The devastation caused by this institution of modern parliamentary rule is hard for the reader of Jewish newspapers to imagine, unless he has learned to think and examine independently. It is, first and foremost, the cause of the incredible inundation of all political life with the most inferior, and I mean the most inferior, characters of our time. Just as the true leader will withdraw from all political activity which does not consist primarily in creative achievement and work, but in bargaining and haggling for the favor of the majority, in the same measure this activity will suit the small mind and consequently attract it.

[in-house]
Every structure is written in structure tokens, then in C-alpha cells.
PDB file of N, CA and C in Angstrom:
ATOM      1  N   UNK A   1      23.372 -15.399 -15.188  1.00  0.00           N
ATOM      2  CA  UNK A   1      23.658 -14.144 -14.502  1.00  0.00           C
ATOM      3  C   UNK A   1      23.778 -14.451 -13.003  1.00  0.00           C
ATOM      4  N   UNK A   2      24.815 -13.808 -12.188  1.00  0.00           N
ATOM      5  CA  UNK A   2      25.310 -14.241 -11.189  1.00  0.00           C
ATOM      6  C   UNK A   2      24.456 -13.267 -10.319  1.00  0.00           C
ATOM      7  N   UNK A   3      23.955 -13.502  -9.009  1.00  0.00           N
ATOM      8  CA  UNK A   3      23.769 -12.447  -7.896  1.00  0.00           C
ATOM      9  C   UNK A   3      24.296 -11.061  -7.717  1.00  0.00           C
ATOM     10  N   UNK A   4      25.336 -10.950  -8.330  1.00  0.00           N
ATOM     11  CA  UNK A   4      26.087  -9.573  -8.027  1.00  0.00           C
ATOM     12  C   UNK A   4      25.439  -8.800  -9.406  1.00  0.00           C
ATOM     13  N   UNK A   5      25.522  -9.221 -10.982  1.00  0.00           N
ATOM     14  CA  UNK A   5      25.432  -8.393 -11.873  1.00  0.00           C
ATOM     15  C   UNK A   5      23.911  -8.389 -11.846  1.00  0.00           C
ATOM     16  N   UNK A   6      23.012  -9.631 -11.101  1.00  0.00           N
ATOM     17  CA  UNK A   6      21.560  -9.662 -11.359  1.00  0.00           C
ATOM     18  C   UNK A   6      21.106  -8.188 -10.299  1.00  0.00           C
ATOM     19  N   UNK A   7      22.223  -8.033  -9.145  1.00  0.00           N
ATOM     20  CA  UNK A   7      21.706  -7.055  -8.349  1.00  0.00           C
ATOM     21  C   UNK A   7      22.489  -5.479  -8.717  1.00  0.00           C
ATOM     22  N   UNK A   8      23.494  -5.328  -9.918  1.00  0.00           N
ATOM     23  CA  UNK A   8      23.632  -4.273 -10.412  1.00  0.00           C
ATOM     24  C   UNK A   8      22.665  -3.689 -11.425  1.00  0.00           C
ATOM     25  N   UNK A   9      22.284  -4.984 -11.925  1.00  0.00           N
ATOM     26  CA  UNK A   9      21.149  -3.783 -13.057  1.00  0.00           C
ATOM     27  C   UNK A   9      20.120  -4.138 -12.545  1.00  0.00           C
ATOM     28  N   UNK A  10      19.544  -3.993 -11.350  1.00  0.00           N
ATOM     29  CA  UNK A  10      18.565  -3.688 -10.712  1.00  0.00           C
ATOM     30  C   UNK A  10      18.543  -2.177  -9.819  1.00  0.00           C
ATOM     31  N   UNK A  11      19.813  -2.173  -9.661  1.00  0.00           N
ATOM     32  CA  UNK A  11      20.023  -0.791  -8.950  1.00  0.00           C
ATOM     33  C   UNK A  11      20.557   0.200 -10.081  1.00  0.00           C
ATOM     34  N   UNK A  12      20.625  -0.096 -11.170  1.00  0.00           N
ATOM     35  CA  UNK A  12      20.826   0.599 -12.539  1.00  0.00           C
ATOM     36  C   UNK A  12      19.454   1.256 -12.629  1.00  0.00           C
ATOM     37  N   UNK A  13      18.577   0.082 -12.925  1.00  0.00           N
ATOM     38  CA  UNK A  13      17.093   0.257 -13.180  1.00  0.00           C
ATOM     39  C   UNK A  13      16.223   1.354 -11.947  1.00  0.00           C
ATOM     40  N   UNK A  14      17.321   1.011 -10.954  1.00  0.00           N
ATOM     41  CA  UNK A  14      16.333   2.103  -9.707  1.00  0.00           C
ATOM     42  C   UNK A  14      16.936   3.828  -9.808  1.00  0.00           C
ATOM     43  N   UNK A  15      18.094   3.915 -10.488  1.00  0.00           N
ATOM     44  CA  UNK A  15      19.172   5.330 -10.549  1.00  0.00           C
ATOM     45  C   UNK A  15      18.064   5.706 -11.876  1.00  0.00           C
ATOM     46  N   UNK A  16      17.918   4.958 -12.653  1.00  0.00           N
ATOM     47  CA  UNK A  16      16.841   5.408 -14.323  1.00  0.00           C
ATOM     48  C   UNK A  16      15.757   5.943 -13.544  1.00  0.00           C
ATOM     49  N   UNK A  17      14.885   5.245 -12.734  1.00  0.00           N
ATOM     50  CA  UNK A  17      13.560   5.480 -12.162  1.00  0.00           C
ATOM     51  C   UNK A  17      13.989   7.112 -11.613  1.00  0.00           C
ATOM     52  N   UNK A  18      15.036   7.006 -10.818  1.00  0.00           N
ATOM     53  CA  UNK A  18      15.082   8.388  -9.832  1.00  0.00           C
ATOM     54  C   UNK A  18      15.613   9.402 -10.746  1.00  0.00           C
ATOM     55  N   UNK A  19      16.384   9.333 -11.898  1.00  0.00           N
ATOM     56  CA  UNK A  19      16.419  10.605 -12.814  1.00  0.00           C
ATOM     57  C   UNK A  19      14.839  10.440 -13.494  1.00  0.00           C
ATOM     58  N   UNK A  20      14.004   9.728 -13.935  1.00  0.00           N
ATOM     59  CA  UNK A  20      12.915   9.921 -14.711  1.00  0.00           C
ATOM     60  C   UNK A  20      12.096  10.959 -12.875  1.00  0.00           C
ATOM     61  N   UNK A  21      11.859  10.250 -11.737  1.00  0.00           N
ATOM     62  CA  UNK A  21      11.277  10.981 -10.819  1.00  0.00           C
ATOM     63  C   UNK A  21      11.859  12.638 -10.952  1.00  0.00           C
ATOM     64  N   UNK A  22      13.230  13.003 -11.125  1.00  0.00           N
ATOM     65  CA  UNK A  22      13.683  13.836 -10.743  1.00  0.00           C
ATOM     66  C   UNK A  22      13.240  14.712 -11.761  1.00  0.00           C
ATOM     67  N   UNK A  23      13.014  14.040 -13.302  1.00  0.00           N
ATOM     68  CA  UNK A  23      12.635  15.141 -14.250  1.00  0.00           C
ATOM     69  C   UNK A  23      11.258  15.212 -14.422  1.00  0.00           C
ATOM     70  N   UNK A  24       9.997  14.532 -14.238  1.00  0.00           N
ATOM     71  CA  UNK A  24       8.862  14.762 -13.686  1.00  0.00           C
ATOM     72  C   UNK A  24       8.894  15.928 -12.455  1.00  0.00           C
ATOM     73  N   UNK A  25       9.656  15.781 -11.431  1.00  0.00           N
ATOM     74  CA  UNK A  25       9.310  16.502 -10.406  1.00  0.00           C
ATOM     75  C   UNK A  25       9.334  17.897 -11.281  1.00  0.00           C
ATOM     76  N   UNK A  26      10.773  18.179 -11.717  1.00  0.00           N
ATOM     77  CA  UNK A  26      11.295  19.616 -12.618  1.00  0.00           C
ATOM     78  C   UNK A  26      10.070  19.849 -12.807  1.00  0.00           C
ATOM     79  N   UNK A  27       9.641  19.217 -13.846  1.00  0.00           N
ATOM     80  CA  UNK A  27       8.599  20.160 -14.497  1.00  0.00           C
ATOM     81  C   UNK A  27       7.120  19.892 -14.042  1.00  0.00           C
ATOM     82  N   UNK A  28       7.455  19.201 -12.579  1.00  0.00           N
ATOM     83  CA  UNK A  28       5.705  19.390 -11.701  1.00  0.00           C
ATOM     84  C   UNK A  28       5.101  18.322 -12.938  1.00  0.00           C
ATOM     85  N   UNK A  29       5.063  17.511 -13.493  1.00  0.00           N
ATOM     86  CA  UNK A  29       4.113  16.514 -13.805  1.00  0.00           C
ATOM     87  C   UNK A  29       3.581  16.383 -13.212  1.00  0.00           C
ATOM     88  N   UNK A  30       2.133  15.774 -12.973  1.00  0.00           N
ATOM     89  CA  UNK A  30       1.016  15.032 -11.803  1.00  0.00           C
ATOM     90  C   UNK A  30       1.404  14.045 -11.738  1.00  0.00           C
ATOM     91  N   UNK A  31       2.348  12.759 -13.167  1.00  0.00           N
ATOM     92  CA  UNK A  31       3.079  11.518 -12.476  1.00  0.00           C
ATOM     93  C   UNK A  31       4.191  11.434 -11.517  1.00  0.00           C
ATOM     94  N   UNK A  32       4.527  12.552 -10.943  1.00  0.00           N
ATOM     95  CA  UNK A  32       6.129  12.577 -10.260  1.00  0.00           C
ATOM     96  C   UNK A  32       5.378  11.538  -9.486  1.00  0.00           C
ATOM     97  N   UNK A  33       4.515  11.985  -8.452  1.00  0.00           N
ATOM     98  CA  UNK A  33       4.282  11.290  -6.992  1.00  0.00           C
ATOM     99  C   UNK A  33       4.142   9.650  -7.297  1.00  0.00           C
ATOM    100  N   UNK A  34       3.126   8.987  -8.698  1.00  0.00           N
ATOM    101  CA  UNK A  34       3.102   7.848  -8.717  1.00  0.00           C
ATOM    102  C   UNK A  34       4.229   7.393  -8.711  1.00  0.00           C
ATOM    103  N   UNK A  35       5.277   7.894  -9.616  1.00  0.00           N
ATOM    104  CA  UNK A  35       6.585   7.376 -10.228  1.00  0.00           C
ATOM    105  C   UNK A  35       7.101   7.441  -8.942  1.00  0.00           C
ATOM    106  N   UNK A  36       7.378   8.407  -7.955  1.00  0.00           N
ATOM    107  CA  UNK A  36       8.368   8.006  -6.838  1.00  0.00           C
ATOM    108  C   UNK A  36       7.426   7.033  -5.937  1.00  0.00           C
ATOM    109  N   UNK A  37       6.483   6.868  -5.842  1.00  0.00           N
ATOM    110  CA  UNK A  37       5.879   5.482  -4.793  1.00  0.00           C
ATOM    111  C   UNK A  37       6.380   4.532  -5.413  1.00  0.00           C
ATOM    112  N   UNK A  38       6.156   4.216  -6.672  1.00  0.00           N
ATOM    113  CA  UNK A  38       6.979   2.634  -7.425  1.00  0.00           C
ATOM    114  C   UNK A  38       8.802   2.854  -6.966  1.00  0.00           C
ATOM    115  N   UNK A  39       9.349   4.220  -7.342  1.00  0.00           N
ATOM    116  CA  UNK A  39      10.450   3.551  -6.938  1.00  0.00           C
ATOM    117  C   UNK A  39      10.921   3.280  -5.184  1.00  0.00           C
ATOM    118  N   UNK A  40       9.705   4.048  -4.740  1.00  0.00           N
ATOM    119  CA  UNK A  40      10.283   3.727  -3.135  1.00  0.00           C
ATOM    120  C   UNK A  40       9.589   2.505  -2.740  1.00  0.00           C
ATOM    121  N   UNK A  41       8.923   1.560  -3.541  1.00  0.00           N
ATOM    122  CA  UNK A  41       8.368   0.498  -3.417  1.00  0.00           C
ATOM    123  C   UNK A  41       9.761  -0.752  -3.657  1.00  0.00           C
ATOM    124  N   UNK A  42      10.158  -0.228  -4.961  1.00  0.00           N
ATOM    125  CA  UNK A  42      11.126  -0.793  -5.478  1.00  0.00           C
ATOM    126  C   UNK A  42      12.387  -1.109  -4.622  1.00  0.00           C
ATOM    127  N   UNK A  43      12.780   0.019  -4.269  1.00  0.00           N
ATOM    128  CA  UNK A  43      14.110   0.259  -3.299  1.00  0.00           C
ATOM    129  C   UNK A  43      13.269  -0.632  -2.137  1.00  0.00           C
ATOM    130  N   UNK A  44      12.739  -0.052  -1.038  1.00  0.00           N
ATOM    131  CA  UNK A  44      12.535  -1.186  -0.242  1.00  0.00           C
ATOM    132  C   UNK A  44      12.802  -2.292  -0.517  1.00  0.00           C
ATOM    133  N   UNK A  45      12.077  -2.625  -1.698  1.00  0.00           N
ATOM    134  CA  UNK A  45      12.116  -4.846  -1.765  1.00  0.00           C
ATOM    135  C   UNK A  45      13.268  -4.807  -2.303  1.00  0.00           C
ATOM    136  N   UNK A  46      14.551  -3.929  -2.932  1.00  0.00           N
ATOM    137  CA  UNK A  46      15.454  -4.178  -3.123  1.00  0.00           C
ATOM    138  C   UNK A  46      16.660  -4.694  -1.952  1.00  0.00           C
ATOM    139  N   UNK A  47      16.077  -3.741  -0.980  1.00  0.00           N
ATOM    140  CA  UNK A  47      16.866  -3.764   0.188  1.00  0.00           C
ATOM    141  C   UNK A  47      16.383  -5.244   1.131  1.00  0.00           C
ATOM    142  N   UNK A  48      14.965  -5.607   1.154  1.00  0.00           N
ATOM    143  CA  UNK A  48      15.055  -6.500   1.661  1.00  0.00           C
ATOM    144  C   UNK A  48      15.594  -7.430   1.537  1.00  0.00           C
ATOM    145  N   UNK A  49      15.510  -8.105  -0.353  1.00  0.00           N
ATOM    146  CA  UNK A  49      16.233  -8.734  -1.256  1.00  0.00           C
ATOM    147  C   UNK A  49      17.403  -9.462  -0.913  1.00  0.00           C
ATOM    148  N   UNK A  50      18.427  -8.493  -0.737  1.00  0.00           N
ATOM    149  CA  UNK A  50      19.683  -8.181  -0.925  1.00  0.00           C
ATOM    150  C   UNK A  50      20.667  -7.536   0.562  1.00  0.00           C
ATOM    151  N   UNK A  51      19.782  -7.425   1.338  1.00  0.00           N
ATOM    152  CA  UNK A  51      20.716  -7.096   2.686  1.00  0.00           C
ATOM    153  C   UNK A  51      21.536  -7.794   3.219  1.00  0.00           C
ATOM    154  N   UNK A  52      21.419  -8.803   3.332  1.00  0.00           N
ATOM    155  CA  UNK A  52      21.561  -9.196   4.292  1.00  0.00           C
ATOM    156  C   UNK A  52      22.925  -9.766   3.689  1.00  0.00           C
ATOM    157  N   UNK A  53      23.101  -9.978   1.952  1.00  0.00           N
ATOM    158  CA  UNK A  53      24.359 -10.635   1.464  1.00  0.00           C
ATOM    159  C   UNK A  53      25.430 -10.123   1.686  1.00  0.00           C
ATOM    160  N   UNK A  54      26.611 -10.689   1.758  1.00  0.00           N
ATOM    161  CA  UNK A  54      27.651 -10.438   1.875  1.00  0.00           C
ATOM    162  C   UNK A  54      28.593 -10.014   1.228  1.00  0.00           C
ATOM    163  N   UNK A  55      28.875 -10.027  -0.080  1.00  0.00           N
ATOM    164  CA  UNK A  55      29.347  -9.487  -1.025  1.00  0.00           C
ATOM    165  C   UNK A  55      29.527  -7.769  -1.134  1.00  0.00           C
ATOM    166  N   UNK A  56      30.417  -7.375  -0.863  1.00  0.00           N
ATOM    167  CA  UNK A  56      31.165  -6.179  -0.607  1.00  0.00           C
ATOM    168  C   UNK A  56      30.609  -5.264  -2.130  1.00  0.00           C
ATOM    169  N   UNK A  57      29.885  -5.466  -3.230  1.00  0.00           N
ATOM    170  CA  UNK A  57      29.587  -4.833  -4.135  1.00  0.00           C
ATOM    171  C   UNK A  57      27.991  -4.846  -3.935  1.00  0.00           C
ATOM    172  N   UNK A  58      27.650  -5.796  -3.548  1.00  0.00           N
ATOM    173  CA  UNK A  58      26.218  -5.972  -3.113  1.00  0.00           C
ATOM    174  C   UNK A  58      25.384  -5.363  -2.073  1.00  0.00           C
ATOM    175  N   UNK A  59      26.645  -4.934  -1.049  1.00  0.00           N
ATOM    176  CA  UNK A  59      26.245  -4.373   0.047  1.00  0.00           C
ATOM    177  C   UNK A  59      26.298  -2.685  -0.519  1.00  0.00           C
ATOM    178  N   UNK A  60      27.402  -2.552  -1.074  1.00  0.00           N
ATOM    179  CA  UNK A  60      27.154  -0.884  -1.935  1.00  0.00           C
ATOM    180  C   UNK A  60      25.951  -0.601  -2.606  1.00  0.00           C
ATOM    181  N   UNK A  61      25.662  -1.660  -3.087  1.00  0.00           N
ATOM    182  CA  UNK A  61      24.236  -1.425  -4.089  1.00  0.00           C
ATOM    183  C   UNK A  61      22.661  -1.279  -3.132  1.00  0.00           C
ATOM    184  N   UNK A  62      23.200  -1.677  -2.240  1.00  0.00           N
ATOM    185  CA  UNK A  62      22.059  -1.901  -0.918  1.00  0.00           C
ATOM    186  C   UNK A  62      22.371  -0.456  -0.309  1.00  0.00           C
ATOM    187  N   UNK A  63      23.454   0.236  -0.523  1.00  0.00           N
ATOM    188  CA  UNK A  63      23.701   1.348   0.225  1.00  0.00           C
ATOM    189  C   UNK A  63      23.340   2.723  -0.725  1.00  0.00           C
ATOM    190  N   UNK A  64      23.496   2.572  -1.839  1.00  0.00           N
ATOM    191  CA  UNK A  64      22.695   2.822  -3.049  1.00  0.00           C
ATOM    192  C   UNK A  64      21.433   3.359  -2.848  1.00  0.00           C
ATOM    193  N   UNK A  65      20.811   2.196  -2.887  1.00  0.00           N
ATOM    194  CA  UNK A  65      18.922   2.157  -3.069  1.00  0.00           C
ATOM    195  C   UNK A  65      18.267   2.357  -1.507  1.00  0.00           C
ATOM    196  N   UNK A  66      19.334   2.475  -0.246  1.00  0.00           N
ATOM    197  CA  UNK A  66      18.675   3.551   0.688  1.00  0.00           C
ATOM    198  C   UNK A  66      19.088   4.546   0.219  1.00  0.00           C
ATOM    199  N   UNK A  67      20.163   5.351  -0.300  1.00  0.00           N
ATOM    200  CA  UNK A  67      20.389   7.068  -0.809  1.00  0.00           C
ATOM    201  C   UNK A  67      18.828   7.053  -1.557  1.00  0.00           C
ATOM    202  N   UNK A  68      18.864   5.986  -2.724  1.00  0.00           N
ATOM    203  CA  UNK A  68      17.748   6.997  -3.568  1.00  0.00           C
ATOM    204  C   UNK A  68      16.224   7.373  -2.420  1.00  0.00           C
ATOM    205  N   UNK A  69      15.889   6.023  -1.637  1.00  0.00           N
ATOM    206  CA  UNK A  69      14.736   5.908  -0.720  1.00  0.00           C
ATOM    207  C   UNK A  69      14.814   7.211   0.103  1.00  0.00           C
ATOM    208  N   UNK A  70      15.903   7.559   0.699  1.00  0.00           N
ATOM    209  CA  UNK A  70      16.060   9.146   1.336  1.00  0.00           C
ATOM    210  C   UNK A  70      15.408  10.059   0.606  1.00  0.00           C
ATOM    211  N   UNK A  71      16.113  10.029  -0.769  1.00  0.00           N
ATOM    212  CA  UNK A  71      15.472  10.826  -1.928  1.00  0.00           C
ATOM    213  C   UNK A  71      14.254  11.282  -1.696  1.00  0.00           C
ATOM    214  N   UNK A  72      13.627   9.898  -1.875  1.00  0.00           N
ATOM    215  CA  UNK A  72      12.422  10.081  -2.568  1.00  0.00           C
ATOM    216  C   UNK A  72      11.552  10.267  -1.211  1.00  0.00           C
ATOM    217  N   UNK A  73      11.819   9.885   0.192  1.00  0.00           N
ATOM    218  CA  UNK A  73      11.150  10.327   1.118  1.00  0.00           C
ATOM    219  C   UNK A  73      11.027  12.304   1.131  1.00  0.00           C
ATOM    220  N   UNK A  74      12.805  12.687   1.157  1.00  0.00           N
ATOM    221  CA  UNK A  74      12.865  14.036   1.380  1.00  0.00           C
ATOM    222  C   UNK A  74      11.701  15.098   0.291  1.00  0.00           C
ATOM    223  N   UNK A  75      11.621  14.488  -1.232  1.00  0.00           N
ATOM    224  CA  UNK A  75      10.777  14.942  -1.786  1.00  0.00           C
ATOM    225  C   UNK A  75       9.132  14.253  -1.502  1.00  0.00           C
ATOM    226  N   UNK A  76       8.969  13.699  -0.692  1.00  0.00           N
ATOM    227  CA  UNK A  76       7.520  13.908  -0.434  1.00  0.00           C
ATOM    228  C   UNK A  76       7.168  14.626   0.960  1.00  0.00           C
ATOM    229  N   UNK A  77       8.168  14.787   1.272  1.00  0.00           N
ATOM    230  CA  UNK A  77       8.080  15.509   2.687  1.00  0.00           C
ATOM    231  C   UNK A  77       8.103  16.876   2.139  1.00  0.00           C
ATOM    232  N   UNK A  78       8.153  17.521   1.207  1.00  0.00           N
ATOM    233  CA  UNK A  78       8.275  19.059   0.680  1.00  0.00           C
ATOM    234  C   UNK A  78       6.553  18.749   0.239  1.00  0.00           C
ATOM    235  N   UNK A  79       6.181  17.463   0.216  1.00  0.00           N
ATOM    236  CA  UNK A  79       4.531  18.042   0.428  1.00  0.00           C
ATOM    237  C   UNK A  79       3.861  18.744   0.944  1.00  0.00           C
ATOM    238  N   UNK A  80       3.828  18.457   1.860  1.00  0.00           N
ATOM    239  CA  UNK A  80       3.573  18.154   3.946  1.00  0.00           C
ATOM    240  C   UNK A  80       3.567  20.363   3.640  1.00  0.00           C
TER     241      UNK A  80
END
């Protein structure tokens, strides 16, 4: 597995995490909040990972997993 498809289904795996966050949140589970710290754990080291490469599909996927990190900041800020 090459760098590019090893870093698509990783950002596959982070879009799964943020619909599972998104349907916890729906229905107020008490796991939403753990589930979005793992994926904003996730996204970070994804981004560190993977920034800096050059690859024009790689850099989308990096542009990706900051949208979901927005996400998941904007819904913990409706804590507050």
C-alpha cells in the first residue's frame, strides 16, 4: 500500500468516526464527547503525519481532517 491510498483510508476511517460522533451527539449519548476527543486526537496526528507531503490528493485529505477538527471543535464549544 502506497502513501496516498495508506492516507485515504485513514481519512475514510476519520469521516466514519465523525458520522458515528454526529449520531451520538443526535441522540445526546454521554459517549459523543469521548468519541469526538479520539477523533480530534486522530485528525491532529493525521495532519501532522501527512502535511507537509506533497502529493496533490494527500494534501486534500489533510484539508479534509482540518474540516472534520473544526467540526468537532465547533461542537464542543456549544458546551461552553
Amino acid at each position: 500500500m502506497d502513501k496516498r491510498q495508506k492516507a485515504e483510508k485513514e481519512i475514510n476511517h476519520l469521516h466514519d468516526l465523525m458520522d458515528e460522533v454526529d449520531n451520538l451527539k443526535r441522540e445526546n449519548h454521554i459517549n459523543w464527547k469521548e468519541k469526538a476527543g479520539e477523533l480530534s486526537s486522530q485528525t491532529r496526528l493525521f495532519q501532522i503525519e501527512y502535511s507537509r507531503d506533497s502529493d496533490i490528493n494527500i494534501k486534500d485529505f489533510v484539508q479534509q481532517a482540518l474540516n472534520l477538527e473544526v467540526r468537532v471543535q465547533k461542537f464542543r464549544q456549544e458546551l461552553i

The more dwarfish one of these present-day leathermerchants is in spirit and ability, the more clearly his own insight makes him aware of the lamentable figure he actually cuts-that much more will he sing the praises of a system which does not demand of him the power and genius of a giant, but is satisfied with the craftiness of a village mayor, preferring in fact this kind of wisdom to that of a Pericles. And this kind doesn't have to torment himself with responsibility for his actions. He is entirely removed from such worry, for he well knows that, regardless what the result of his 'statesmanlike' bungling may be, his end has long been written in the stars: one day he will have to cede his place to another equally great mind, for it is one of the characteristics of this decadent system that the number of great statesmen increases in proportion as the stature of the individual decreases With increasing dependence on parliamentary majorities it will inevitably continue to shrink, since on the one hand great minds will refuse to be the stooges of idiotic incompetents and bigmouths, and on the other, conversely, the representatives of the majority, hence of stupidity, hate nothing more passionately than a superior mind.